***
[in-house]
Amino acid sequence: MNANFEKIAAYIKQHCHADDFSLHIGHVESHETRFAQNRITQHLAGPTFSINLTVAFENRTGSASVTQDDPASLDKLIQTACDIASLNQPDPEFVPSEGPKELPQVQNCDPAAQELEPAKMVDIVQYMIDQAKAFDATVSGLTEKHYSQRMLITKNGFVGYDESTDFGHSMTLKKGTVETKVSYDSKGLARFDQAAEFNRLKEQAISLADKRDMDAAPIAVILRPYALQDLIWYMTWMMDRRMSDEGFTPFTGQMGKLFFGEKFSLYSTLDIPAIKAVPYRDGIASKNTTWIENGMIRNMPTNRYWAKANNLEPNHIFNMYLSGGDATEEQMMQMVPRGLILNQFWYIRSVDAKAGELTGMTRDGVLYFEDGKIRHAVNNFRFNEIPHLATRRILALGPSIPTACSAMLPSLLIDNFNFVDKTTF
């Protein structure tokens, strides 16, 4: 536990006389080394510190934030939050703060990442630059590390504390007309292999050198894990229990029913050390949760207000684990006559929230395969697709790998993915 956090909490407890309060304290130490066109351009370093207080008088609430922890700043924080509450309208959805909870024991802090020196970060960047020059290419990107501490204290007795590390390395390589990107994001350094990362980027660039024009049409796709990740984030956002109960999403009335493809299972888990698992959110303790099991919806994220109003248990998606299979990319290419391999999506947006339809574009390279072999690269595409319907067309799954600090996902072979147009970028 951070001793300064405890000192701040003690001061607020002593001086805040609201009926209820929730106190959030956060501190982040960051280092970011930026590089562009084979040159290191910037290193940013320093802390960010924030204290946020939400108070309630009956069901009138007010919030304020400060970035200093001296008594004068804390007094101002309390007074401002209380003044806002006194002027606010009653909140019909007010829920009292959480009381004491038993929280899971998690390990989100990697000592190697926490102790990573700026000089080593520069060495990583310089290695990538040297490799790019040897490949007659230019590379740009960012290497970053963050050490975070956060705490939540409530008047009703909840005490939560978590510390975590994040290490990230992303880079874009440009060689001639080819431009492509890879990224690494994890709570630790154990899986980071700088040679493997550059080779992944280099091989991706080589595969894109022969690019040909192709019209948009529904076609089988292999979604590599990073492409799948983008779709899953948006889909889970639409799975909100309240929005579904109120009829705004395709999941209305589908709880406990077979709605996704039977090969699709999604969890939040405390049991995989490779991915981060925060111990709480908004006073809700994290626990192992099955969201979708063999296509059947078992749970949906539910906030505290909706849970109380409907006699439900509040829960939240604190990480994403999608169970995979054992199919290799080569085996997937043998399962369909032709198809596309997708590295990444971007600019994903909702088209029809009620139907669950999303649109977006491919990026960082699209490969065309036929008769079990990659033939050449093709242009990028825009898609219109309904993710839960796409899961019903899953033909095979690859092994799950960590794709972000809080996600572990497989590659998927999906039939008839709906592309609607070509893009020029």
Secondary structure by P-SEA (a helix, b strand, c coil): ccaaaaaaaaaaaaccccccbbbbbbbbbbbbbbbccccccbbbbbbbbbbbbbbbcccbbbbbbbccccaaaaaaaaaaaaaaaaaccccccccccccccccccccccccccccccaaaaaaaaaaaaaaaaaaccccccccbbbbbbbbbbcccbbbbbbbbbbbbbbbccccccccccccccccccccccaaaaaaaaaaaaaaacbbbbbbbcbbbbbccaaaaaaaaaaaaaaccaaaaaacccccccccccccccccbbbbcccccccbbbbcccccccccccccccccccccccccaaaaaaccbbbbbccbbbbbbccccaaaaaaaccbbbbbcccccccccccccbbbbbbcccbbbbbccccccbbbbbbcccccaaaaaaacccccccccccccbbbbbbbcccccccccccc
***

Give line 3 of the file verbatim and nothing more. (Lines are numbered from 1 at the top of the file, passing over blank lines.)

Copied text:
């Protein structure tokens, strides 16, 4: 536990006389080394510190934030939050703060990442630059590390504390007309292999050198894990229990029913050390949760207000684990006559929230395969697709790998993915 956090909490407890309060304290130490066109351009370093207080008088609430922890700043924080509450309208959805909870024991802090020196970060960047020059290419990107501490204290007795590390390395390589990107994001350094990362980027660039024009049409796709990740984030956002109960999403009335493809299972888990698992959110303790099991919806994220109003248990998606299979990319290419391999999506947006339809574009390279072999690269595409319907067309799954600090996902072979147009970028 951070001793300064405890000192701040003690001061607020002593001086805040609201009926209820929730106190959030956060501190982040960051280092970011930026590089562009084979040159290191910037290193940013320093802390960010924030204290946020939400108070309630009956069901009138007010919030304020400060970035200093001296008594004068804390007094101002309390007074401002209380003044806002006194002027606010009653909140019909007010829920009292959480009381004491038993929280899971998690390990989100990697000592190697926490102790990573700026000089080593520069060495990583310089290695990538040297490799790019040897490949007659230019590379740009960012290497970053963050050490975070956060705490939540409530008047009703909840005490939560978590510390975590994040290490990230992303880079874009440009060689001639080819431009492509890879990224690494994890709570630790154990899986980071700088040679493997550059080779992944280099091989991706080589595969894109022969690019040909192709019209948009529904076609089988292999979604590599990073492409799948983008779709899953948006889909889970639409799975909100309240929005579904109120009829705004395709999941209305589908709880406990077979709605996704039977090969699709999604969890939040405390049991995989490779991915981060925060111990709480908004006073809700994290626990192992099955969201979708063999296509059947078992749970949906539910906030505290909706849970109380409907006699439900509040829960939240604190990480994403999608169970995979054992199919290799080569085996997937043998399962369909032709198809596309997708590295990444971007600019994903909702088209029809009620139907669950999303649109977006491919990026960082699209490969065309036929008769079990990659033939050449093709242009990028825009898609219109309904993710839960796409899961019903899953033909095979690859092994799950960590794709972000809080996600572990497989590659998927999906039939008839709906592309609607070509893009020029």